Growth and Infrastructure Bill

Memorandum submitted by Neil Blackshaw (GIB 46)

Neil Blackshaw, consultant, Easton Planning. This submission relates solely to clause I of the Bill.


We may all agree that speeding up planning decisions is a sensible aim but in my view these measures are likely to be damaging to the core principles of the English planning system and democracy, are poorly constructed and may be unworkable and the evidence for their efficacy is too weak on which to base a change in the law.


1. The proposal amounts to the creation of a parallel planning system. It will create uncertainty and confusion to all parties as tracking the route that planning applications will become a difficult additional task. The link between the local plan and planning decisions has been for the most part central to the functioning of the English system. In the best planning authorities the work streams are integrated and may take the form of development teams. This proposal assumes that it is straightforward to remove the decision making function which is demonstrably incorrect. Democratic accountability and accessibility is a crucial element of the system. When decision-making is removed then the link with the community will be broken and its trust undermined. The measures quite clearly fly in the face of the Localism Agenda and are likely to undermine public trust in the neighbourhood planning process as communities see decision-making removed from their local authority. They will be bound to question whether neighbourhood plans will be give appropriate weight under the proposed procedure. The effective removal of the right of appeal and the consequent radical change in the role of the Secretary of State risks undermining a central feature of the planning system so far.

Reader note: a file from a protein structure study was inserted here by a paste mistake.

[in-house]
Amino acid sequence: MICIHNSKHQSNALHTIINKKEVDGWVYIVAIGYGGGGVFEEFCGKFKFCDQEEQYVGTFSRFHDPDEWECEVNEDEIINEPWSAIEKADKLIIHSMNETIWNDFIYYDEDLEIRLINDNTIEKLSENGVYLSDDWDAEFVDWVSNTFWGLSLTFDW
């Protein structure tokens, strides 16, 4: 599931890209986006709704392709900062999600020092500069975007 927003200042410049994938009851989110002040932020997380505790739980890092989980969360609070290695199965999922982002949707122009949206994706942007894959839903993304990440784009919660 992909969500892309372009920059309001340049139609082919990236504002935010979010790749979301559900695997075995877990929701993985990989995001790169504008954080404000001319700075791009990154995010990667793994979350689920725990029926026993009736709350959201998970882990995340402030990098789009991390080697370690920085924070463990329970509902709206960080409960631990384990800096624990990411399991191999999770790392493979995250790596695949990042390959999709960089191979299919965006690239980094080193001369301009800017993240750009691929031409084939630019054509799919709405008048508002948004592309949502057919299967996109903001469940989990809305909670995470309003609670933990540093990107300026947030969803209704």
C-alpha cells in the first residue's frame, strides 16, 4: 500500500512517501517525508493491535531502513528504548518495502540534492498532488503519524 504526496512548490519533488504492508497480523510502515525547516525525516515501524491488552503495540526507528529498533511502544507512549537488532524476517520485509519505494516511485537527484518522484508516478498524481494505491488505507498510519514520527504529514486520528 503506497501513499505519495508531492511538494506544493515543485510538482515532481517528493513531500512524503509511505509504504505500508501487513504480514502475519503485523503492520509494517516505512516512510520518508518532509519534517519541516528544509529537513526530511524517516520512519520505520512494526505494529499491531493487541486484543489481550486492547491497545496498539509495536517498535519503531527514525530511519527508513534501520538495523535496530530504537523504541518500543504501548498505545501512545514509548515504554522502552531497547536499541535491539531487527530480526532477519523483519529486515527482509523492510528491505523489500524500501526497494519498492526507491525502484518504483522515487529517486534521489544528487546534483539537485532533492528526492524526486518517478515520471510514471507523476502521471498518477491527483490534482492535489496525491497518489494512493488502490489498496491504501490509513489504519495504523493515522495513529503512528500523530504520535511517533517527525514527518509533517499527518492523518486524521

2. The proposals are not based on a remotely convincing analysis of the perceived failings of the current system but rely on crude and partial statistics and rhetoric. It would have been far more helpful to have examined the reasons for and the precise nature of the under performance. One key issue that these measures will not address for instance, is the continuing failure of planning authorities to achieve an adopted plan. It seems that there is currently no database of development plan progress but estimates suggest that in April 2012 only 43% of planning authorities had an adopted high-level plan. Given the plan-led nature of the system this must be one significant reason for protracted decision making. A key feature of the plan-led system is a high degree of certainty. Without that it is clear that decision-making cannot be as efficient as it should be. The overall decision- making process comprises many steps and procedures and many stakeholders. Local authorities clearly differ in the resources they devote to it, financial, managerial and political. An alternative to this indirect blunt instrument would have been to encourage best practice but at the same time to increase incentives and sanctions. No organisation is in fact scrutinizing local authority planning departments. For instance, the local government ombudsman is effectively barred from investigating complaints from applicants as distinct from 3rd parties on the grounds that the appeals system provides sufficient remedy. As failings in administration, inefficiency and delays are not matters that Planning Inspectors can take into account this is clearly a major gap in accountability. At the same time, the fact that a simplistic time limits – 8 weeks, 13 weeks whatever have been shown repeatedly to be too crude. Those authorities that take care but a little more time produce the best results and greatest satisfaction all round.

3. The Impact Statement falls far short of being a convincing assessment of the likely outcome. The document fails to evaluate the capacity of PINS to deal with the additional work and simply assumes that it will be more efficient. The added transaction costs – transferring data necessary to enable PINS to act in place of the local authority alone will impose significant cost and time burdens. The local authority will also still retain an administrative burden. The hapless local authority is assumed to react to this in a positive way but it can easily be argued that the effect will be the opposite – demoralizing staff and undermining political and community support. The Impact Statement suggests that as there are currently no local authorities transgressing the trigger for overturned decisions the measures will not in practice be required but will have the effect of concentrating minds. This seems quite absurd – creating a paper tiger for purely rhetorical reasons.

4. There probably is a good case for bearing down on local authorities that are under-performing in their planning function but to be effective and positive the intervention should be across the board and seek to address the real causes of delay and inefficiency.

November 2012

Prepared 1st December 2012